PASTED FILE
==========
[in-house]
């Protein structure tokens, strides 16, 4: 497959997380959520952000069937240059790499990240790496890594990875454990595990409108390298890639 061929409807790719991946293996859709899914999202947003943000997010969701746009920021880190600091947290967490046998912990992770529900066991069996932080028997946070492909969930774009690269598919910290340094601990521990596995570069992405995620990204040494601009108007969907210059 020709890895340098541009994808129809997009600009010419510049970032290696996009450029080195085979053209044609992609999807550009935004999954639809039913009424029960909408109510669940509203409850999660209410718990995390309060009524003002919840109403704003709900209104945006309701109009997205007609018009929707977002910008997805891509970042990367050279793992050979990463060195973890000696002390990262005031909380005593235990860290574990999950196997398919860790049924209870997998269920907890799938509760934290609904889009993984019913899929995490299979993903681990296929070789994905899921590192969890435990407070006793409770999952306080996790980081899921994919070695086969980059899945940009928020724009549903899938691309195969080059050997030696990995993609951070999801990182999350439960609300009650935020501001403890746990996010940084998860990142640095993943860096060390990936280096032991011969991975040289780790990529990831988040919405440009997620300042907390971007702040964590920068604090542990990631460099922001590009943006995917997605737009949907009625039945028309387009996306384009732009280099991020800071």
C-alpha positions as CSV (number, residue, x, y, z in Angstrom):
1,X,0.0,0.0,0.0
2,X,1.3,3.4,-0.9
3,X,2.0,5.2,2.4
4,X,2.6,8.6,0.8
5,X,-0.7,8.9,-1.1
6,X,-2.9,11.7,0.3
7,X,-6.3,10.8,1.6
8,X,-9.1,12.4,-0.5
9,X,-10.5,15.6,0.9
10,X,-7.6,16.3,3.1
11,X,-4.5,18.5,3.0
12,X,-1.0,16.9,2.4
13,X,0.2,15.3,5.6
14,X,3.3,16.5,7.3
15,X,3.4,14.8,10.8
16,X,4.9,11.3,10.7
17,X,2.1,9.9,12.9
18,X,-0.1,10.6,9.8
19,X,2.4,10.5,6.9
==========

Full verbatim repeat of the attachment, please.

[in-house]
């Protein structure tokens, strides 16, 4: 497959997380959520952000069937240059790499990240790496890594990875454990595990409108390298890639 061929409807790719991946293996859709899914999202947003943000997010969701746009920021880190600091947290967490046998912990992770529900066991069996932080028997946070492909969930774009690269598919910290340094601990521990596995570069992405995620990204040494601009108007969907210059 020709890895340098541009994808129809997009600009010419510049970032290696996009450029080195085979053209044609992609999807550009935004999954639809039913009424029960909408109510669940509203409850999660209410718990995390309060009524003002919840109403704003709900209104945006309701109009997205007609018009929707977002910008997805891509970042990367050279793992050979990463060195973890000696002390990262005031909380005593235990860290574990999950196997398919860790049924209870997998269920907890799938509760934290609904889009993984019913899929995490299979993903681990296929070789994905899921590192969890435990407070006793409770999952306080996790980081899921994919070695086969980059899945940009928020724009549903899938691309195969080059050997030696990995993609951070999801990182999350439960609300009650935020501001403890746990996010940084998860990142640095993943860096060390990936280096032991011969991975040289780790990529990831988040919405440009997620300042907390971007702040964590920068604090542990990631460099922001590009943006995917997605737009949907009625039945028309387009996306384009732009280099991020800071």
C-alpha positions as CSV (number, residue, x, y, z in Angstrom):
1,X,0.0,0.0,0.0
2,X,1.3,3.4,-0.9
3,X,2.0,5.2,2.4
4,X,2.6,8.6,0.8
5,X,-0.7,8.9,-1.1
6,X,-2.9,11.7,0.3
7,X,-6.3,10.8,1.6
8,X,-9.1,12.4,-0.5
9,X,-10.5,15.6,0.9
10,X,-7.6,16.3,3.1
11,X,-4.5,18.5,3.0
12,X,-1.0,16.9,2.4
13,X,0.2,15.3,5.6
14,X,3.3,16.5,7.3
15,X,3.4,14.8,10.8
16,X,4.9,11.3,10.7
17,X,2.1,9.9,12.9
18,X,-0.1,10.6,9.8
19,X,2.4,10.5,6.9